One of the most critical issues for the vast majority of Americans is the rising cost of health care coverage in our country. Forty-seven million Americans have no health care coverage at all.
For those fortunate enough to receive coverage, many have inadequate, bare-bones policies that fail to cover them when they need it most. Others are dropped from their plans when they become problematic.
The main problem is the health insurance industry, which is composed of large corporations whose only concern is to maximize profits. They learned very early on that the less health care they provide, the more money they make. So they screen people and deny coverage to those with pre-existing conditions and illnesses. One third of every dollar spent on private health insurance goes to the administrative costs and profits of the industry.
As a field canvasser fighting for state-wide health care in Washington, I’ve heard personal horror stories about the costs of health care. One lady was forced to sell her house to pay for her open-heart surgery after her insurance company dropped her coverage plan. Another could not get coverage at all because the insurance provider considered her pregnancy to be a pre-existing condition.
Many rely on their large employer to cover their health care costs. But what protection do they have when the employer moves abroad in search of higher profits? And what of the self-employed people and the small-business owners who get crushed by covering health care costs for their employees? Half of all bankruptcies in our country are caused by medical bills.
Each year in our great country, approximately 18,000 people die because they lack access to health care. That’s six times as many as were killed on 9/11. In the meantime, the health care and pharmaceutical industries spend billions each year lobbying the US government. How is it that we live in the wealthiest country in the world, yet nearly a third of our citizens have insubstantial health-care coverage?
The issue of health care was hardly mentioned at all in the 2004 Presidential debates. Fortunately, this year it is actually on the lips of our projected leaders. The Republicans speak of ‘tax deductions‘ and ‘free-market solutions‘ to solve the problems of American health care costs, while warning of the evils of ‘socialized medicine‘. And the Democratic front-runners all boast about ‘universal health care coverage‘.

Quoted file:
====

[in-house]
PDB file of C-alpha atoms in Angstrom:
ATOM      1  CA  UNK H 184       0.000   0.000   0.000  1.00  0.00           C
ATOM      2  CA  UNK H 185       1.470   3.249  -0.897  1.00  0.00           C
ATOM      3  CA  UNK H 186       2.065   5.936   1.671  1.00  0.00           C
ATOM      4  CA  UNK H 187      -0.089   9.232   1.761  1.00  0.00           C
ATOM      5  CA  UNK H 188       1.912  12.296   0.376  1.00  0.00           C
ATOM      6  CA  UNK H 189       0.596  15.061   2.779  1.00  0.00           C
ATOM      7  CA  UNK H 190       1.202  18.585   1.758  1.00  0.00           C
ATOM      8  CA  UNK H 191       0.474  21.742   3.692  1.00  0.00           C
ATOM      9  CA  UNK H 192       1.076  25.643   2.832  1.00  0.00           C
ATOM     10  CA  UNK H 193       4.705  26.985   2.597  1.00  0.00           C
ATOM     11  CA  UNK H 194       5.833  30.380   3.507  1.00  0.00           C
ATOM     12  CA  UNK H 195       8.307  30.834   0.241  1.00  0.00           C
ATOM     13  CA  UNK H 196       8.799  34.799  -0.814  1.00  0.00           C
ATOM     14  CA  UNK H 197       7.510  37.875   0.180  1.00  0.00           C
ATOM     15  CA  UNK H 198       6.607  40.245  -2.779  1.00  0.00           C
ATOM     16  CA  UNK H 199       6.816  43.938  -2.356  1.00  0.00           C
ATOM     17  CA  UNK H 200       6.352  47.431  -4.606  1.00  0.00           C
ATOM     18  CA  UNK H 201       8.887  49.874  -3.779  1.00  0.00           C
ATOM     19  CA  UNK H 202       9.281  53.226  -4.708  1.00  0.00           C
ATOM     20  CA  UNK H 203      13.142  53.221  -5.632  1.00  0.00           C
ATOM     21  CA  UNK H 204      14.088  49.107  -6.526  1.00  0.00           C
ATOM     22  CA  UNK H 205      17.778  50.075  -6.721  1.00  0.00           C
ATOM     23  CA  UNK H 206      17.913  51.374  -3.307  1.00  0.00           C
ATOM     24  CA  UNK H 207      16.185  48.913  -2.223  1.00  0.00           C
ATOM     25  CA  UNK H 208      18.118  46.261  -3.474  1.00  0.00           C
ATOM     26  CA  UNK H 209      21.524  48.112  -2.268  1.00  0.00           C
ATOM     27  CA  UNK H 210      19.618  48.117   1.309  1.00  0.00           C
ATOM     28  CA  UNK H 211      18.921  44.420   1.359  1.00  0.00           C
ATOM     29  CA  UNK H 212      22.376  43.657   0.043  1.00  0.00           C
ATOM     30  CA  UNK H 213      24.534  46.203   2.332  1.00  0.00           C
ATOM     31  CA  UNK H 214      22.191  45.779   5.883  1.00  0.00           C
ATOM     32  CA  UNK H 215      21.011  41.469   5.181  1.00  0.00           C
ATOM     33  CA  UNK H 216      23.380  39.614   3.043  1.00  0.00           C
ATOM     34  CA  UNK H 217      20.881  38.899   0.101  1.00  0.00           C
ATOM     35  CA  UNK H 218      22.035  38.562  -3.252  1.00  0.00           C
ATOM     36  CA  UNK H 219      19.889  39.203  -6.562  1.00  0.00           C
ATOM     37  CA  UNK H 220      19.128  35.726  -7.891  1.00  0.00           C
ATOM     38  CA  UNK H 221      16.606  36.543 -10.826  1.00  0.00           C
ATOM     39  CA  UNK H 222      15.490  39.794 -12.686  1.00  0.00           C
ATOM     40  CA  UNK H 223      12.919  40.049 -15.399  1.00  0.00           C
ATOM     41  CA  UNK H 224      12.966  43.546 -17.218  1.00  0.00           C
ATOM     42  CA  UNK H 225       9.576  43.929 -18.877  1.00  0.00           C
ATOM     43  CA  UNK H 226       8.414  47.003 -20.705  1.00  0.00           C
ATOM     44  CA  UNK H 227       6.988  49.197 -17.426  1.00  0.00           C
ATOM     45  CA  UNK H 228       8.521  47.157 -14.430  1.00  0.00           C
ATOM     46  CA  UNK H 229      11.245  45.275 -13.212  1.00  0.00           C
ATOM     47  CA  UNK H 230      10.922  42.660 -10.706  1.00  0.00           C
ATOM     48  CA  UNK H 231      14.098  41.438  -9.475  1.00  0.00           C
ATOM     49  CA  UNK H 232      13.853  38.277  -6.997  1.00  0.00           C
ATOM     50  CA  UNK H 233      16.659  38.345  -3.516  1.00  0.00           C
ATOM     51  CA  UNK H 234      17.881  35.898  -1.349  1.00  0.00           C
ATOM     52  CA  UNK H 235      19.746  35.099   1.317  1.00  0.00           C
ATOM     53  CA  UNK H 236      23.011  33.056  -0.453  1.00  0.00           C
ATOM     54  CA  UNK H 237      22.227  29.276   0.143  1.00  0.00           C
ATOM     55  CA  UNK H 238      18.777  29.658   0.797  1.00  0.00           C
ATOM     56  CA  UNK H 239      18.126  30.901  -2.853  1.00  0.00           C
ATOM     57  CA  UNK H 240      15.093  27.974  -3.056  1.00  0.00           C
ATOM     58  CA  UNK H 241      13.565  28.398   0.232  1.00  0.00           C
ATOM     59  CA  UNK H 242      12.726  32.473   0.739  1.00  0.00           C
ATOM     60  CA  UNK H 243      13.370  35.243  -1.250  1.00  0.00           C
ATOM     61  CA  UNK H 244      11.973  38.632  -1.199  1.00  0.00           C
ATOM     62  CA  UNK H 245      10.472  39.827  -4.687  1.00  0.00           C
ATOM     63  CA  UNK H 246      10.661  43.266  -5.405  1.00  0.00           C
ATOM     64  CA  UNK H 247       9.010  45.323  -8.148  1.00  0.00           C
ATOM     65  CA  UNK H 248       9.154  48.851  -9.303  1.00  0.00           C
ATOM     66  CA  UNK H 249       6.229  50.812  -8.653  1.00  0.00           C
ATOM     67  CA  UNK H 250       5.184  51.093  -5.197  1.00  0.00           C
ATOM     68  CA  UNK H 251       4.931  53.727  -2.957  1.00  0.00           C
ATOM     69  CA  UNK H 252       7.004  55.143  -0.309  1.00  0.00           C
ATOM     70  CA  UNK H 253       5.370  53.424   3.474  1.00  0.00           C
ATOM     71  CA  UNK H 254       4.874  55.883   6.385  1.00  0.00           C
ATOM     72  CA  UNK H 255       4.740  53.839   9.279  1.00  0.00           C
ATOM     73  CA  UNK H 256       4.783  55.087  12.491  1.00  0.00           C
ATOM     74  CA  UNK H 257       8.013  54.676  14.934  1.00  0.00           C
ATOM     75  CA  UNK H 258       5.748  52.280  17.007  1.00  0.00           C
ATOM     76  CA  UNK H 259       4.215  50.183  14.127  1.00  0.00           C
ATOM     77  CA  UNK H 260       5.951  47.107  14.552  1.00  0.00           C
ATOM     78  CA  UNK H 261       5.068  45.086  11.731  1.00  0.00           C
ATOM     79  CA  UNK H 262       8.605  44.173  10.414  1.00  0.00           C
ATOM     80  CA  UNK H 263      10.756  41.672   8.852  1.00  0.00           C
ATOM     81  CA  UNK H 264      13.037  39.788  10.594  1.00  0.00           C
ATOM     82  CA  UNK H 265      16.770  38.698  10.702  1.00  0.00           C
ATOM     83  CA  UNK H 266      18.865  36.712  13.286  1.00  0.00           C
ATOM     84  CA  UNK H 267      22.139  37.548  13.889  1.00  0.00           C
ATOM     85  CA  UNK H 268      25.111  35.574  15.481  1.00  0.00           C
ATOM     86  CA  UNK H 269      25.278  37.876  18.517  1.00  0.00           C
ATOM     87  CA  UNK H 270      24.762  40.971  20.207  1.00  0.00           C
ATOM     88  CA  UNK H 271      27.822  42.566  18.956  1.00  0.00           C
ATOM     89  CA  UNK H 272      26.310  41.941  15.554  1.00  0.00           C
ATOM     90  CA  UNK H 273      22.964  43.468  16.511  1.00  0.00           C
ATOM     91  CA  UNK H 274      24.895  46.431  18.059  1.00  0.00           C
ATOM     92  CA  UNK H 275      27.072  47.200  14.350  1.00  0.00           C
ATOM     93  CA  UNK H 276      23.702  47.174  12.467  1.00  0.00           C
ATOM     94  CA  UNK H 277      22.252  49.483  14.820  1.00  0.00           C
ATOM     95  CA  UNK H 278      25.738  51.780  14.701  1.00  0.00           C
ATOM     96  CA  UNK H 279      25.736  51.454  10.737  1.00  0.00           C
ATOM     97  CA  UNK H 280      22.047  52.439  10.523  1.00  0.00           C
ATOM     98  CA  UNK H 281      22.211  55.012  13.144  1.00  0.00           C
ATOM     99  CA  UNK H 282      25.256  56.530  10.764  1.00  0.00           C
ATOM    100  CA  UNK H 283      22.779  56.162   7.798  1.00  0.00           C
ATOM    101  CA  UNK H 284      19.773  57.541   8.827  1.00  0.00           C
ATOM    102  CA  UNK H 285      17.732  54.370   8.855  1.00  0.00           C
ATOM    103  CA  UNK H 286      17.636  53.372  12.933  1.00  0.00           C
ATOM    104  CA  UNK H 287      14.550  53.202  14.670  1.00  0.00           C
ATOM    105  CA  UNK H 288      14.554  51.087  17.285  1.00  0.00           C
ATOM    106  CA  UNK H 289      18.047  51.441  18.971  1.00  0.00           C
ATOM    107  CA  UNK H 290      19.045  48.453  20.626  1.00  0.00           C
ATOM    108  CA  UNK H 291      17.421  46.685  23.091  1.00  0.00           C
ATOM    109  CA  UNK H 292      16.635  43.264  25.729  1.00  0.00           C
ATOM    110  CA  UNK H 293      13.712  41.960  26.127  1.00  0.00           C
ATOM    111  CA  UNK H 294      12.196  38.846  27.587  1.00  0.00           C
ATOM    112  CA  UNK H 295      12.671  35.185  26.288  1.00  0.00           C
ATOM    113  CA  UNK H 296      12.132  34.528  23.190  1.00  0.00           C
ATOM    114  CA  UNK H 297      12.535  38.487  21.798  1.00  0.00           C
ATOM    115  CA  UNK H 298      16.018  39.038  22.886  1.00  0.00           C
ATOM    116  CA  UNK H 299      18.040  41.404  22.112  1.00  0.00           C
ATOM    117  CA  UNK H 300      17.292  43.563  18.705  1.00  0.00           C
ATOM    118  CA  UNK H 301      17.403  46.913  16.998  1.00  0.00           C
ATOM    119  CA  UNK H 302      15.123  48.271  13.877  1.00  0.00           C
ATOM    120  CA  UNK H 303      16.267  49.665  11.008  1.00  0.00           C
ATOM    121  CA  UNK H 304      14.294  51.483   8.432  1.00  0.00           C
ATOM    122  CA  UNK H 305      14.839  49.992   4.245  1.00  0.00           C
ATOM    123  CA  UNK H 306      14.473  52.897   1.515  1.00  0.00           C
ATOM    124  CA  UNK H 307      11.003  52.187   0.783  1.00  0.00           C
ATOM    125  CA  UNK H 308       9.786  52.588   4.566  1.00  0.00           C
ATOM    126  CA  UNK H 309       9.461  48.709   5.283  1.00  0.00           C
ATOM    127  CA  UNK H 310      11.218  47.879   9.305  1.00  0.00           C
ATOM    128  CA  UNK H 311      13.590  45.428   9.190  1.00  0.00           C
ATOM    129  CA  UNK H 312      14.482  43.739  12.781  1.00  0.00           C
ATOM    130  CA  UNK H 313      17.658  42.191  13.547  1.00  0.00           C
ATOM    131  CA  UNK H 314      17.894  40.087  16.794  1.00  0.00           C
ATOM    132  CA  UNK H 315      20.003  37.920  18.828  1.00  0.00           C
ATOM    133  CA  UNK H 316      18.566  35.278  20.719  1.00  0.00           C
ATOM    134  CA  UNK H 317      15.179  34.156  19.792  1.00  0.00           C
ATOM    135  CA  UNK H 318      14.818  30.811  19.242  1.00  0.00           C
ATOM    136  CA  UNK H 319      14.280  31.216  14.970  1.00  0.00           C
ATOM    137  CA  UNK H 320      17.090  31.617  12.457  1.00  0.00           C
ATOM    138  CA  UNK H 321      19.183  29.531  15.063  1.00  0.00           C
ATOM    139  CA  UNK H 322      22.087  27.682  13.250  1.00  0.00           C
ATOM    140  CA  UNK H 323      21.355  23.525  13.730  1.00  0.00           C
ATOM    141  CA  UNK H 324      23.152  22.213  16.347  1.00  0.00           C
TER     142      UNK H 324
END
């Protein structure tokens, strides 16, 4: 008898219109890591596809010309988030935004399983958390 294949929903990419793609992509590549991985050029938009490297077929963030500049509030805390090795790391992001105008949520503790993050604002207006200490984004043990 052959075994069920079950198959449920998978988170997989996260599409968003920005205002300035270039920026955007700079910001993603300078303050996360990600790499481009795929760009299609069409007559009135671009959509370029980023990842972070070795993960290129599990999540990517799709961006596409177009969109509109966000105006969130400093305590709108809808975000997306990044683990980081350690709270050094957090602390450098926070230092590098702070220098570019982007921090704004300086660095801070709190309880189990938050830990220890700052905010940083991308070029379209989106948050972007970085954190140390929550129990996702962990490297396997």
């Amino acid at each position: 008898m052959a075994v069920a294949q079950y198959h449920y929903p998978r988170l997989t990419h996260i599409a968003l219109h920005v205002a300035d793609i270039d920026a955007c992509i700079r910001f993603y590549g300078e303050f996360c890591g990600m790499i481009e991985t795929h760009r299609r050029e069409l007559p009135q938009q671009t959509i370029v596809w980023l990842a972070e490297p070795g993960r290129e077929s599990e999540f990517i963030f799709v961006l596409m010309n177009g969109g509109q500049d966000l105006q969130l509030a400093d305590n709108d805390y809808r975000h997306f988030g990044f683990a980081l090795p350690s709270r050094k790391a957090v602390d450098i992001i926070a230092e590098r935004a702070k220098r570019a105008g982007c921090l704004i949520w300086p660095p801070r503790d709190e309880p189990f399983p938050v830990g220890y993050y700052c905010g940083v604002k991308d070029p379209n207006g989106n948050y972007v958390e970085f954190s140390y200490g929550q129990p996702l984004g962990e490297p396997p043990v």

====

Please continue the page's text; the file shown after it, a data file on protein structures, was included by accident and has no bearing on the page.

But the fact is that there is only one candidate running with the proper solution to save America from its enormous medical costs and failures. He usually doesn’t receive questions about the issue during presidential debates, so in the most recent Democratic forum, Dennis Kucinich took the opportunity to ask himself a question:
That’s right; Dennis Kucinich is the ONLY candidate running with a single-payer, not-for-profit health-care plan. There is overwhelming public support for this system, yet the plans of all the other Democratic candidates still rely on the for-profit health insurance industry.
Did you notice the smug Hillary Clinton laughing it up? She happens to be the largest acceptor of donations from the private health care industry. Check here for an analysis of the health-care plans of the Democratic front-runners.
Speaking of health care, I highly recommend seeing the film Sicko. Usually Michael Moore makes me angry because he doesn’t present his case as well as it could be, and he has a polarizing tendency which hurts the credibility of his argument. But in taking on the health care issue, love him or hate him, you cannot really argue with much of the content. The health care situation in the United States is a growing crisis that needs to be fixed with real solutions.